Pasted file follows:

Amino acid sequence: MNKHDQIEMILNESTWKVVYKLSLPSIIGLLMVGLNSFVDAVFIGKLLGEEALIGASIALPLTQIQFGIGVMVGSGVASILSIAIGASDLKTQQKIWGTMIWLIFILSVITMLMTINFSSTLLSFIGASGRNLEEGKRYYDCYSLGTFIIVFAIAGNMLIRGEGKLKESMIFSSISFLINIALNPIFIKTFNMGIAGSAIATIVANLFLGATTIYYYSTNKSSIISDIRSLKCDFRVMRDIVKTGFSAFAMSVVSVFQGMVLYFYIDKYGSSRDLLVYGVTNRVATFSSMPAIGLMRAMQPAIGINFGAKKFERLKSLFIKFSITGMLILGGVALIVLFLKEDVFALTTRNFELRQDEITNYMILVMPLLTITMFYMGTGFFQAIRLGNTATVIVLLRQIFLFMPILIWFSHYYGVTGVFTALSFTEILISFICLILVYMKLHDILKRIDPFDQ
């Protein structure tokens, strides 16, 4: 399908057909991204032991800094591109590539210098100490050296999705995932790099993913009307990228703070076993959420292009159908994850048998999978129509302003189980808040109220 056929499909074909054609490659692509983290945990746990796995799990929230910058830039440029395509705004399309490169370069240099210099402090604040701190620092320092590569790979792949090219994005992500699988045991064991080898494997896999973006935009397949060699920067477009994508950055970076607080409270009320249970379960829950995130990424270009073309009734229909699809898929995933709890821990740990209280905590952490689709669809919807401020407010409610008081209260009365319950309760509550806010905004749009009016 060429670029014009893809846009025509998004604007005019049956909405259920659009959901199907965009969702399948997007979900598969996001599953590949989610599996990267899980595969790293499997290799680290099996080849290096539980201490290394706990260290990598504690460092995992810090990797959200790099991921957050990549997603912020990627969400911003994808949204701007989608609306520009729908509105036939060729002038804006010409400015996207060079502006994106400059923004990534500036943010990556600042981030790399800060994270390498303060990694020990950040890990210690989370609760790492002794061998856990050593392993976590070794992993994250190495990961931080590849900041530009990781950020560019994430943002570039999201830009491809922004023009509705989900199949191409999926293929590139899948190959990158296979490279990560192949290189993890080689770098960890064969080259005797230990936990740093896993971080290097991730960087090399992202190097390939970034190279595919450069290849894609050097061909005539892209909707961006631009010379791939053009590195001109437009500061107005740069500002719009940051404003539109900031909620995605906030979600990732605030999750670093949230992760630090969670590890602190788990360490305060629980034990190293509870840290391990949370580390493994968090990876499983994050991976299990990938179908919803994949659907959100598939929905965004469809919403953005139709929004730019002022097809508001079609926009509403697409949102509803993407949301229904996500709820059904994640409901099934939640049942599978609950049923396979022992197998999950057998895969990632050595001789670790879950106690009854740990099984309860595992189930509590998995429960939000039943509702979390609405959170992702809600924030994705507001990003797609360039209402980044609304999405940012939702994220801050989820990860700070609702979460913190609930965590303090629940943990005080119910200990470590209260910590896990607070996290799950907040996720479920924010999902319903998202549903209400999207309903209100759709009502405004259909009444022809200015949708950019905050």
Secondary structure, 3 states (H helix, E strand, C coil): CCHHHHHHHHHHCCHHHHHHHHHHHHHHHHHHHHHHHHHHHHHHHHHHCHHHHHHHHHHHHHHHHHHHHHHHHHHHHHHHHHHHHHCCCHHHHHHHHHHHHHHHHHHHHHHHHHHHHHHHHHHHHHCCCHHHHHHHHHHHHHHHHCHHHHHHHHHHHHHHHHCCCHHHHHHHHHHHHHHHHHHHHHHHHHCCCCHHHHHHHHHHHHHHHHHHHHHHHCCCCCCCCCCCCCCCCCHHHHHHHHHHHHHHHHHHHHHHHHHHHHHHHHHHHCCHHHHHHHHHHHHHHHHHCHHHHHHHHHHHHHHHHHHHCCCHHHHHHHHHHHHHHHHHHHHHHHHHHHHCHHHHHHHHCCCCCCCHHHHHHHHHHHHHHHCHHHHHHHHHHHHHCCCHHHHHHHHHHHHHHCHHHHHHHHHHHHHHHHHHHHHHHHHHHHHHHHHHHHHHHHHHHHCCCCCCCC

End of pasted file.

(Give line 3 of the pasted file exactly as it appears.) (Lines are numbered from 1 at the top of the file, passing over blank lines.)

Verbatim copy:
Secondary structure, 3 states (H helix, E strand, C coil): CCHHHHHHHHHHCCHHHHHHHHHHHHHHHHHHHHHHHHHHHHHHHHHHCHHHHHHHHHHHHHHHHHHHHHHHHHHHHHHHHHHHHHCCCHHHHHHHHHHHHHHHHHHHHHHHHHHHHHHHHHHHHHCCCHHHHHHHHHHHHHHHHCHHHHHHHHHHHHHHHHCCCHHHHHHHHHHHHHHHHHHHHHHHHHCCCCHHHHHHHHHHHHHHHHHHHHHHHCCCCCCCCCCCCCCCCCHHHHHHHHHHHHHHHHHHHHHHHHHHHHHHHHHHHCCHHHHHHHHHHHHHHHHHCHHHHHHHHHHHHHHHHHHHCCCHHHHHHHHHHHHHHHHHHHHHHHHHHHHCHHHHHHHHCCCCCCCHHHHHHHHHHHHHHHCHHHHHHHHHHHHHCCCHHHHHHHHHHHHHHCHHHHHHHHHHHHHHHHHHHHHHHHHHHHHHHHHHHHHHHHHHHHCCCCCCCC